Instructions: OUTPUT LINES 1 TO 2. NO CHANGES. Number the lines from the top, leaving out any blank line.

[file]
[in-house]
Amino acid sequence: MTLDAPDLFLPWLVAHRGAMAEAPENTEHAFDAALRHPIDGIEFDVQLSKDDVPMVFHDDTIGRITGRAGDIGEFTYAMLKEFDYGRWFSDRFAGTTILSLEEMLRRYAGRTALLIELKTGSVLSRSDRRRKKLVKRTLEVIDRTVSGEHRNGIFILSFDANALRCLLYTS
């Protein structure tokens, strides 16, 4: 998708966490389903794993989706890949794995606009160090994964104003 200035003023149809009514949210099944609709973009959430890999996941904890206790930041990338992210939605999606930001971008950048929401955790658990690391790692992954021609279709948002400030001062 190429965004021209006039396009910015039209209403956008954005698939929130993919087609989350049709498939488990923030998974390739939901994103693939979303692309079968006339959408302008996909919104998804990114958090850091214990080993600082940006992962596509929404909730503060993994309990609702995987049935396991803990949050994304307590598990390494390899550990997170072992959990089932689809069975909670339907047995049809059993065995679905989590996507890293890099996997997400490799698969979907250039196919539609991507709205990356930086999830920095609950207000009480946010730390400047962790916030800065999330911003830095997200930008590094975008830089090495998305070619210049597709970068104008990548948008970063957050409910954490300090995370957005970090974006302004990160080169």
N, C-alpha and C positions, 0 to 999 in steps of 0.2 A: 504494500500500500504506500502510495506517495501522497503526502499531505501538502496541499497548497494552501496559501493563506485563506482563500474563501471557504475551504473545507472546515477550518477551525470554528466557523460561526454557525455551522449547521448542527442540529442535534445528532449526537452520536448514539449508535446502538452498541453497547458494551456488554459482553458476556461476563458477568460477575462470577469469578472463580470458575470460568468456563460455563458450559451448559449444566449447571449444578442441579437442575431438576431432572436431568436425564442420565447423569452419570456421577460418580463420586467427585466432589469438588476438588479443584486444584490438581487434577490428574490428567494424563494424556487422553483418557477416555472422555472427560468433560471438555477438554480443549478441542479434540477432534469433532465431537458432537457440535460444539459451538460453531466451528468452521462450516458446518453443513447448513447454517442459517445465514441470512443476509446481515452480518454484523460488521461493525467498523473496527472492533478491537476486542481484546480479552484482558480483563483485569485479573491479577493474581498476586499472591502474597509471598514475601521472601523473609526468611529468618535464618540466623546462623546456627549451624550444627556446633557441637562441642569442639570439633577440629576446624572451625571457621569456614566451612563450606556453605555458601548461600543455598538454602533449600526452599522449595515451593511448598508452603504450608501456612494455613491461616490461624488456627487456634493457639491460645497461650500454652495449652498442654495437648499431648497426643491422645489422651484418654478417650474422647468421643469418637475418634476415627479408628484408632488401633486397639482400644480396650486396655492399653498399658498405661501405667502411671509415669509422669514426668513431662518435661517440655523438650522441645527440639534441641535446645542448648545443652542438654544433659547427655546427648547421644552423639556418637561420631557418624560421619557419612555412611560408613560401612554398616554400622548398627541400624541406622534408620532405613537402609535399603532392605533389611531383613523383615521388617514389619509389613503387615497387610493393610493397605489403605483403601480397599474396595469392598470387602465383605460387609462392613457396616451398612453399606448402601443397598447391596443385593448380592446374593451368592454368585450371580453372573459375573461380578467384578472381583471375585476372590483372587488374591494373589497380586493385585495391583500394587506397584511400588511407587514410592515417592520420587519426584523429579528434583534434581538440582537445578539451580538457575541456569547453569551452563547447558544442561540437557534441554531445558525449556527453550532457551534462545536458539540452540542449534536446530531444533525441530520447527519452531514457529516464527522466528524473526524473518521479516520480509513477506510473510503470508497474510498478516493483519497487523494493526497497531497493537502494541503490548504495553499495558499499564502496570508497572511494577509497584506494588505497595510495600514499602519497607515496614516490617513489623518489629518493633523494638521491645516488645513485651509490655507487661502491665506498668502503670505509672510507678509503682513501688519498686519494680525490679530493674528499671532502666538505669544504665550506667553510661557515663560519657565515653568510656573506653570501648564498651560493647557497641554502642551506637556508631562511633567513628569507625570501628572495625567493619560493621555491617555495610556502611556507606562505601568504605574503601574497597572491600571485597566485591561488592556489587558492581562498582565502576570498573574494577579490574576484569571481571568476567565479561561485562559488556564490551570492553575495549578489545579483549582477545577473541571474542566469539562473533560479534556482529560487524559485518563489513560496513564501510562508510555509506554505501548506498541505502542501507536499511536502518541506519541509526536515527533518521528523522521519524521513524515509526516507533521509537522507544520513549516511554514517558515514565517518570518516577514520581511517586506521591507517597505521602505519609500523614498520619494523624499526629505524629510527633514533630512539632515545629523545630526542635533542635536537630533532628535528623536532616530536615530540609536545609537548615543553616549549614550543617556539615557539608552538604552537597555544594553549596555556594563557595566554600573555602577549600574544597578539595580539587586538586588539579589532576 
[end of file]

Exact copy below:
[in-house]
Amino acid sequence: MTLDAPDLFLPWLVAHRGAMAEAPENTEHAFDAALRHPIDGIEFDVQLSKDDVPMVFHDDTIGRITGRAGDIGEFTYAMLKEFDYGRWFSDRFAGTTILSLEEMLRRYAGRTALLIELKTGSVLSRSDRRRKKLVKRTLEVIDRTVSGEHRNGIFILSFDANALRCLLYTS